Enfield Enforcer was a police sniper rifle chambered in 7.62mm caliber specifically designed for police use. In the early 1970s, the Enfield Enforcer was developed from the military L39A1 target rifle specifically for Police sniper use.
In the years following World War Two, the semi-automatic assault rifle emerged as the rifle action of the future. As such, most all development of military bolt action rifles stopped, of course, including the Lee-Enfield. However, popular and traditional thinking persisted on the theory that only bolt actioned rifles could provide the accuracy needed for snipers and marksmen (a thought that remains today).
In addition to this, the military was concerned that the new assault rifles would degrade the individual soldier’s marksmanship principles; in other words, “aimed shots” would be replaced by the “spray and pray” mentality. Another concern early on was for the civilian shooter involved in military marksmanship competitions. What civilian could afford or what government would allow the average person to tote around a privately owned assault rifle?
So on a far smaller scale, development continued with the tried and true Lee-Enfield over the years. This development produced several militaries and civilian target/sniper-type rifles. Namely, on the military side, the L39A and the L42A1, on the civilian side was the Envoy and Excel, and on a Police sideline, the Enfield Enforcer.
The departure from the infantry “line” rifle to that of the specialty rifle allowed the developers to design outside of the box. Only one restriction was placed on them; the rifle must be chambered for the “new” 7.62mm NATO round. The results were; a shortened fore-end (all but the Excel had a top handguard), a free-floated heavy barrel, a modified action to accommodate the 7.62mm round, and the corresponding magazine. Most sported Monte Carlo butts; front tube sights, and rear Parker-Hale competition rear sights.
A bolt action, a single shot rifle chambered for the 7.62 x 51 mm cartridge. The ‘Lee’ bolt is fitted to a cold-forged barrel with ‘Enfield’ rifling of six grooves chordal rifling. The original barrels had standard four groove rifling, and the chordal rifling was introduced to reduce bullet drag and thus give improved long-range ballistics. In practice, it is frequently found that chordal rifling affects short-range accuracy unless the barrel is warm: cold the first two shots go high right and then the remainder of the rounds return to the ‘zero’ pattern.
The magazine is spring-fed, has a 10 round capacity, and is loaded singly. A Charger Guide is fitted, but with a ‘scope’ provided, it cannot be used.
To spotlight the Enfield Enforcer specifically:
Approximately 700 of these rifles were produced in total, not many considering today’s world; a commercial “commemorative” type rifle is usually produced in 1000 rifle numbers. The Enforcer chambered in 7.62mm NATO came standard with:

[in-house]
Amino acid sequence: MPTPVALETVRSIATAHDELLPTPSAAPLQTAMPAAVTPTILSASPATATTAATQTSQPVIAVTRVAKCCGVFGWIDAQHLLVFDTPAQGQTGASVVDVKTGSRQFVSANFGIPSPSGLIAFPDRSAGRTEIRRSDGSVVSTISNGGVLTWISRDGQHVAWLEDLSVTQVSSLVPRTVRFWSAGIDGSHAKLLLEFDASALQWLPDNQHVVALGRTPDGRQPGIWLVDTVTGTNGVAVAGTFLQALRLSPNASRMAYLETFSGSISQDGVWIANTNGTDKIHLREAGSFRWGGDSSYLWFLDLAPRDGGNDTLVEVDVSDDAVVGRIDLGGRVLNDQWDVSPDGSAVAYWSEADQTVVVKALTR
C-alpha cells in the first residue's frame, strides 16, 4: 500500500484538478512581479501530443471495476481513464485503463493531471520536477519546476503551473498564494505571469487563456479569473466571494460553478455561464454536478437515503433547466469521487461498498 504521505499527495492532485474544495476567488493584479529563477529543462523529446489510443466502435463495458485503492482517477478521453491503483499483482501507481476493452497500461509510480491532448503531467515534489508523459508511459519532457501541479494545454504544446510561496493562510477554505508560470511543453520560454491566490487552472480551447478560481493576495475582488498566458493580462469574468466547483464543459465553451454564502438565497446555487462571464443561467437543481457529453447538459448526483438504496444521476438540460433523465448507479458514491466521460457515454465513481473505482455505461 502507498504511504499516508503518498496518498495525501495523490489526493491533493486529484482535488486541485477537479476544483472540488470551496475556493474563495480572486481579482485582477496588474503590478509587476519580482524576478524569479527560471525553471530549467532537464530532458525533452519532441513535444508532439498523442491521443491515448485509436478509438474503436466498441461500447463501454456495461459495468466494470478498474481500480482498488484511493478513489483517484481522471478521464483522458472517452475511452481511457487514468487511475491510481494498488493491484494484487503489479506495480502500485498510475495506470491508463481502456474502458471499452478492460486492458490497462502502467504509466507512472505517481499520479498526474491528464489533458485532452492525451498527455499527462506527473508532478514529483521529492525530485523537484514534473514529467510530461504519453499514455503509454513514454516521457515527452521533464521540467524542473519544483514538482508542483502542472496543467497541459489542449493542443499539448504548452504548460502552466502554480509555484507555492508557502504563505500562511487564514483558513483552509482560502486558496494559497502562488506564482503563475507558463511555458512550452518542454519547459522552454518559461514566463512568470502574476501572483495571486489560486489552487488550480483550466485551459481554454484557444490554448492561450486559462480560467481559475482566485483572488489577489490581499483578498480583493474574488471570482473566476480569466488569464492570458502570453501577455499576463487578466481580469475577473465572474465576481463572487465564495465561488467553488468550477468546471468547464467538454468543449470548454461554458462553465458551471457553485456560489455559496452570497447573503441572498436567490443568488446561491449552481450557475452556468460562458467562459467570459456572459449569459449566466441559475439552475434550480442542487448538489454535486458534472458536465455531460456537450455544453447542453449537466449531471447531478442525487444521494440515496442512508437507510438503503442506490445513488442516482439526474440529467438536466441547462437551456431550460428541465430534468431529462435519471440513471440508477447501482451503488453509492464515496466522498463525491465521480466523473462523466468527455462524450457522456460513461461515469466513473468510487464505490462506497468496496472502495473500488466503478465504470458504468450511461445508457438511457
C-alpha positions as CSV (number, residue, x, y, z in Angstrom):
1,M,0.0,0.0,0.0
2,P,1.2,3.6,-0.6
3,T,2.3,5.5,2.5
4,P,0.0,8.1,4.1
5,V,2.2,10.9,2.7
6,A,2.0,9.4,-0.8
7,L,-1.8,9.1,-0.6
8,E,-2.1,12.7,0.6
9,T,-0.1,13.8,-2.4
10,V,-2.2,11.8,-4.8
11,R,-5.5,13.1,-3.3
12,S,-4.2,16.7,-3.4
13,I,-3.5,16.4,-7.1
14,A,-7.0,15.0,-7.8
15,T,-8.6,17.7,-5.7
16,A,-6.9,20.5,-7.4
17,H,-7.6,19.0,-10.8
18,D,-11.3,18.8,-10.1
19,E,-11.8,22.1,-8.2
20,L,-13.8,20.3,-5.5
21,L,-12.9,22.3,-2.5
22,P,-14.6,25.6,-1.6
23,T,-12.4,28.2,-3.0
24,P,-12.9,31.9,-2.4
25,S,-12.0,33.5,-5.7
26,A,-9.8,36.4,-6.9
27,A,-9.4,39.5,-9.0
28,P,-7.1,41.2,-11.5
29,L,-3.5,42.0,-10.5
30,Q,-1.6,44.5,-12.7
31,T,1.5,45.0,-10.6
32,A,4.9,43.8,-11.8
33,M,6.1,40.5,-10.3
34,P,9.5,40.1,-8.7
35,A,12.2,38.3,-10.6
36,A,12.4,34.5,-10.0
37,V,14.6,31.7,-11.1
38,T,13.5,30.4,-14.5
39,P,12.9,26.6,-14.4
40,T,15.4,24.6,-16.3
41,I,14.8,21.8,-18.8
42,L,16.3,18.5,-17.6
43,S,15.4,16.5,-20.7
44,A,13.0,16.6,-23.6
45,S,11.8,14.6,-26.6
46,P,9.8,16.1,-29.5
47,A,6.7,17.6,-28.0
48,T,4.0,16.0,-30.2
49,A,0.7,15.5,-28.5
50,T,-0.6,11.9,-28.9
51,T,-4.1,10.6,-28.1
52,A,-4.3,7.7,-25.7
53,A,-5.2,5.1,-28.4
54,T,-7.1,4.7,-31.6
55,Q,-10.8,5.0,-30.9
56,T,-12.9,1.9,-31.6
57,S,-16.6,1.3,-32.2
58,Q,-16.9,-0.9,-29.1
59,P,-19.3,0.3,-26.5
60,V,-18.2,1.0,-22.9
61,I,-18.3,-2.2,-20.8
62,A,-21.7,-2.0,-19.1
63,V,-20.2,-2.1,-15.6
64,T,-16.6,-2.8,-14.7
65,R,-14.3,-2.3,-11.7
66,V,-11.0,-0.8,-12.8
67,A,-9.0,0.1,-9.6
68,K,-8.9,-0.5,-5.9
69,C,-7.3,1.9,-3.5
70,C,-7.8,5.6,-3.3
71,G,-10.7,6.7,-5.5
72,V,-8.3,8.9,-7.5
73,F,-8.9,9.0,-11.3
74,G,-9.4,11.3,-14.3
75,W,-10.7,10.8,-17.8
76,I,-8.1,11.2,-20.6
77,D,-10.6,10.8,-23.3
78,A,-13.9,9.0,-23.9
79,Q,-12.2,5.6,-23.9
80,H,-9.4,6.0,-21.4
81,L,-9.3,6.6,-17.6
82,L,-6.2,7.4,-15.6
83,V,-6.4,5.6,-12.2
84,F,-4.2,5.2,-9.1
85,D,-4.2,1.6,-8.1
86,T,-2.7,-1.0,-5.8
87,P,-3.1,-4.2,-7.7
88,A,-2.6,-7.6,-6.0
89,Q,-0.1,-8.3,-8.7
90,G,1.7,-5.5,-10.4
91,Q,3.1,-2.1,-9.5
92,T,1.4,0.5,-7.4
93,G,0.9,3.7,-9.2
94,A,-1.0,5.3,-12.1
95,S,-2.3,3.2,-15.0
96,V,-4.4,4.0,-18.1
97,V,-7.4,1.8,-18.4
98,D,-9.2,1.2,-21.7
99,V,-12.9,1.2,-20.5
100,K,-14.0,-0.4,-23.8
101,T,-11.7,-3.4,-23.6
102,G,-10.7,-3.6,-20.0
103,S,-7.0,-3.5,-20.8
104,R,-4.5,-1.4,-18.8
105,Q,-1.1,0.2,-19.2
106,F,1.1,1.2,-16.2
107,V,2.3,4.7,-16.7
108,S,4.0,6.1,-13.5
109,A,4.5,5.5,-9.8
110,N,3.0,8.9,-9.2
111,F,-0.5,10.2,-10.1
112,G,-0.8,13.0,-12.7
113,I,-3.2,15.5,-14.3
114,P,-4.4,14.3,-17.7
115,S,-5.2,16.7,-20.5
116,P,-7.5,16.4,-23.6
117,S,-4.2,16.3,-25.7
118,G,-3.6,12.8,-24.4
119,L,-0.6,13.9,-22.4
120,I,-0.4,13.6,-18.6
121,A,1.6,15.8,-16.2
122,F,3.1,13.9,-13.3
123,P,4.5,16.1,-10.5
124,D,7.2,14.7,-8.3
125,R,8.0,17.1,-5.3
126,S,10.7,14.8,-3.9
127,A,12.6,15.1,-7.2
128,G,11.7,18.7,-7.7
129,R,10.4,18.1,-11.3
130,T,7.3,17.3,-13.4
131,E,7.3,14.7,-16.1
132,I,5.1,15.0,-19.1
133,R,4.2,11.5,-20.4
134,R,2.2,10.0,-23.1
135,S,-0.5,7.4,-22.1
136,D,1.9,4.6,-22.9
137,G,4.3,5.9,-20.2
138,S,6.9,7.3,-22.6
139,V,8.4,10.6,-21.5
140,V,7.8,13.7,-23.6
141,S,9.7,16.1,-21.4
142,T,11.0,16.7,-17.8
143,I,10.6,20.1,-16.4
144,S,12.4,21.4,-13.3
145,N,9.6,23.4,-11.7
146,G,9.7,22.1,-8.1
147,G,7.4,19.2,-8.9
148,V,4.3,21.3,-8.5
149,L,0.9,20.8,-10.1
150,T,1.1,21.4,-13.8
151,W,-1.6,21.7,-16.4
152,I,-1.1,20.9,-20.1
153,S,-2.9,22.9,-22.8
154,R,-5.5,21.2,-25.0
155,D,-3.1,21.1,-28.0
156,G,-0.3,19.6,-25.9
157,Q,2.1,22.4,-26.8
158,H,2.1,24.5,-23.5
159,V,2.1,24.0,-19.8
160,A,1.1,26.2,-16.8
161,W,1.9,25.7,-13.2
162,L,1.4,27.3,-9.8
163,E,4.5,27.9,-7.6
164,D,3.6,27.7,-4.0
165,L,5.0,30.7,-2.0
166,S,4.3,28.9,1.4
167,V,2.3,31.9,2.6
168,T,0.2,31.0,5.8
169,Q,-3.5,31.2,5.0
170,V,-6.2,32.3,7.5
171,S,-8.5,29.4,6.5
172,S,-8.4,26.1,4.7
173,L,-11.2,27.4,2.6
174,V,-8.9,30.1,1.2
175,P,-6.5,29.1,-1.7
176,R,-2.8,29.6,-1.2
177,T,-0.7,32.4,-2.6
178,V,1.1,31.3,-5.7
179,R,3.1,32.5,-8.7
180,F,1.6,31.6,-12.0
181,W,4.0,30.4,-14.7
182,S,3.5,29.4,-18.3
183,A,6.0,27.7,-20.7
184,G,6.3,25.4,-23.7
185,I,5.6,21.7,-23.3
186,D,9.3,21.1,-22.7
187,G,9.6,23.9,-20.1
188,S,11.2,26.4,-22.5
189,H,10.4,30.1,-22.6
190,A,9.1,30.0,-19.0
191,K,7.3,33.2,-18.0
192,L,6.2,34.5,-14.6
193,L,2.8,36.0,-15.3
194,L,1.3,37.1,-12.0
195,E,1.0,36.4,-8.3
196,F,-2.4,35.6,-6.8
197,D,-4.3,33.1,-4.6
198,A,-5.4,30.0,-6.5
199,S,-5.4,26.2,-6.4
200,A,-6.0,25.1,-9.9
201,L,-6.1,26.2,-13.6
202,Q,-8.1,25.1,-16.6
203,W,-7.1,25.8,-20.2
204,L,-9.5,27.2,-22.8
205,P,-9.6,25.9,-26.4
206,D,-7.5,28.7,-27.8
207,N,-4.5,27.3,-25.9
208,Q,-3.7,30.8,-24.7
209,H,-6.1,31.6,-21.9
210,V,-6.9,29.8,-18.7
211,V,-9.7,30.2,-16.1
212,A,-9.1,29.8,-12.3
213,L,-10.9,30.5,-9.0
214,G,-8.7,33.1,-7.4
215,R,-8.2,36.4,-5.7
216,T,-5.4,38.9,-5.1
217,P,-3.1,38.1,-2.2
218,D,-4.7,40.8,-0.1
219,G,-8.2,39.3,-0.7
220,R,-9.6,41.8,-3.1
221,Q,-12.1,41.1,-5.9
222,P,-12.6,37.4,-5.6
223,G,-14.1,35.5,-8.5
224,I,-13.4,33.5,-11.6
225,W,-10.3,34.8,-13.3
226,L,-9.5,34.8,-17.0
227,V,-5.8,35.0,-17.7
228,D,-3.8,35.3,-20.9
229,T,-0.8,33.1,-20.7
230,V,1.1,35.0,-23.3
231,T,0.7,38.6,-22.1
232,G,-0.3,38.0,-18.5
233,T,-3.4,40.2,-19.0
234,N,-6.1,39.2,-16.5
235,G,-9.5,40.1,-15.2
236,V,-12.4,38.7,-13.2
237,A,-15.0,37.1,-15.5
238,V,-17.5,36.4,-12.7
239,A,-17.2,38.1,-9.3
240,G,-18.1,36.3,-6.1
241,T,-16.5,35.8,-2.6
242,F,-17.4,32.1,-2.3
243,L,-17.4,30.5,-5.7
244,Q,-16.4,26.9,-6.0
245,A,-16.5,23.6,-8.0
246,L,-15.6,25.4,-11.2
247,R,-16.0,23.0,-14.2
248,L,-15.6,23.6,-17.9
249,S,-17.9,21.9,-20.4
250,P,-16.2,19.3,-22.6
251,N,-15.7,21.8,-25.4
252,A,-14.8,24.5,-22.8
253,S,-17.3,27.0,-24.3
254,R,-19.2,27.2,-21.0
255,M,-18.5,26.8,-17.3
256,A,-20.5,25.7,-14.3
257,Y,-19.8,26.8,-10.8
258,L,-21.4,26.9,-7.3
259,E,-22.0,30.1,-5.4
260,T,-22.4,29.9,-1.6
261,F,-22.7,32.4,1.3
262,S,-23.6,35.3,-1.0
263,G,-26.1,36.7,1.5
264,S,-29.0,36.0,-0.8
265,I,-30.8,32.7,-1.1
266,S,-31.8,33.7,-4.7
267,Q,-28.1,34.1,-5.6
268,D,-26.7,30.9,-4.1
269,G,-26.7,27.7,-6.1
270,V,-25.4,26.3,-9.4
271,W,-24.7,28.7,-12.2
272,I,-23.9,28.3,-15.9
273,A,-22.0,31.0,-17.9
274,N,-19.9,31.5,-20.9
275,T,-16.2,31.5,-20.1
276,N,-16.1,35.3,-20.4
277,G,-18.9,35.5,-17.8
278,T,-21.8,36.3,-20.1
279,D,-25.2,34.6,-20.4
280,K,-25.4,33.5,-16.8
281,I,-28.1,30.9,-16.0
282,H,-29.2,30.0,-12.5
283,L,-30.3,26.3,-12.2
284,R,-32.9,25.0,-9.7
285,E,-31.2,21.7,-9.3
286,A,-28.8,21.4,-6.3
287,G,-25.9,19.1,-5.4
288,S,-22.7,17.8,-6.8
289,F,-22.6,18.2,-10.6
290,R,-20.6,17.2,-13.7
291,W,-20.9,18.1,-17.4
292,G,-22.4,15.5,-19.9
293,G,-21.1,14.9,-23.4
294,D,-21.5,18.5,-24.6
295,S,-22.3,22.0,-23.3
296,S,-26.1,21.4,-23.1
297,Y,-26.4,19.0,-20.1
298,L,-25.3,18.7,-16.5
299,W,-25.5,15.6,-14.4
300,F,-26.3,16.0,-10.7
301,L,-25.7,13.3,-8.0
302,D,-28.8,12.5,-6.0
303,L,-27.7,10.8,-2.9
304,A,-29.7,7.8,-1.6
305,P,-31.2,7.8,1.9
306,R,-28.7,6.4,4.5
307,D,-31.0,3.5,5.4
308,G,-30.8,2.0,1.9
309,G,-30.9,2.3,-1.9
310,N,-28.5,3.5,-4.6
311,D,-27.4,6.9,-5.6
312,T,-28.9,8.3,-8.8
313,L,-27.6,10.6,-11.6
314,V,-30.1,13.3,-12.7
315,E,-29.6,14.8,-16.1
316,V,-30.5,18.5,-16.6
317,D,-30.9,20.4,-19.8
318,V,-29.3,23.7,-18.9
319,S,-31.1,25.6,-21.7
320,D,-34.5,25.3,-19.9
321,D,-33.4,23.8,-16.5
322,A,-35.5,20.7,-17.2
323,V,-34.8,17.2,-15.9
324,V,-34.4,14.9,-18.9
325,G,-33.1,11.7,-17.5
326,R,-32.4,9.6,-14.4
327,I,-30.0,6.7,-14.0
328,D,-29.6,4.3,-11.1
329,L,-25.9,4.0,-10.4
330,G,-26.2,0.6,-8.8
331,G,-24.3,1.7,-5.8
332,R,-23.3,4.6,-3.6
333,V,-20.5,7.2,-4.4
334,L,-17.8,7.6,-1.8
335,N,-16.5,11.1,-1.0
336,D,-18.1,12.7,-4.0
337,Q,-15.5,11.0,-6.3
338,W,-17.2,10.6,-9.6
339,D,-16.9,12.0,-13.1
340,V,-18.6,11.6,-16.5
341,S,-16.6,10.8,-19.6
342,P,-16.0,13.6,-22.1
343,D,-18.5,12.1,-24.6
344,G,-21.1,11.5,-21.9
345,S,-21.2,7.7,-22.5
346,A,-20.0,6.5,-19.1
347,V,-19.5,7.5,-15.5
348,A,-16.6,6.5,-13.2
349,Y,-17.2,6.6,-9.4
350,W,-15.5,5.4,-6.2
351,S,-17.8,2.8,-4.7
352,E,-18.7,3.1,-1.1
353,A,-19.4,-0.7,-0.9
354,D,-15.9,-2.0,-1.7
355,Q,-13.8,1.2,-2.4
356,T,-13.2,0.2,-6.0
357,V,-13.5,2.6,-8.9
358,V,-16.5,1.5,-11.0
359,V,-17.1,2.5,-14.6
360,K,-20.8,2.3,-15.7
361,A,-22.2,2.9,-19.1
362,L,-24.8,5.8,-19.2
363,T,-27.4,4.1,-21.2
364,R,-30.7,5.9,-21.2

1) A “Matchmaker” front tube sight,
2) Parker-Hale adjustable twin zero rear competition sight,
3) Free-floated heavy barrel,
4) Shortened (sporter style) fore-end with handguard and Monte Carlo butt,
5) A PICAR 4-10X45 scope mounted on Parker-Hale pads and
6) Upon request of the individual sniper, it could be fitted with a Bi-pod.
All Enfield Enforcer’s were built using new Mk2 actions (trigger hung from the receiver versus turned from the trigger guard), and all were stocked with new beechwood furniture. In keeping with traditional practice, these rifles were issued to individual Police marksmen.
Given today’s liberal thinking, many of these rifles have not survived, being crushed by their former owners, the Police. The attitude of governments today precludes them from surplus firearms for public sale. It is indeed a sad commentary on history that as early as 40 years ago, marksmanship and competitive shooting were a family endeavor.
Sponsored and encouraged by governments. Today it is perceived as a black art, outlawed by some countries and greatly discouraged by others. So if one finds an Enforcer for sale, it should be considered a rare find and promptly bought up. Interesting that the last made Enfields would be the hardest to find.
As a ‘snippet’ of historical interest – In the 1960’s India ordered 60,000 7.62 caliber Rifles from the U.K. Production of the parts commenced, but this was also the time of the India, Pakistan crisis. India wanted to buy Sterling Sub-Machine guns at the same time – when this was refused – India canceled the order for the 60,000 rifles. This is the reason that nearly every 7.62 Magazine you will see is stamped with the 1965 manufacturing date.
|Manufacturer:||Charnwood Ordnance, United Kingdom|
|Barrel:||699 mm (27.5 in)|
|Weight (empty):||4.75 kg excluding telescopic sight (10 1/ 2 lb)|
|Effective firing range:||915 meters (1000 yards)|
|Rate of fire:||single|
|Magazine capacity:||10-rounds detachable magazine box|
iron sights; can be mounted with any scope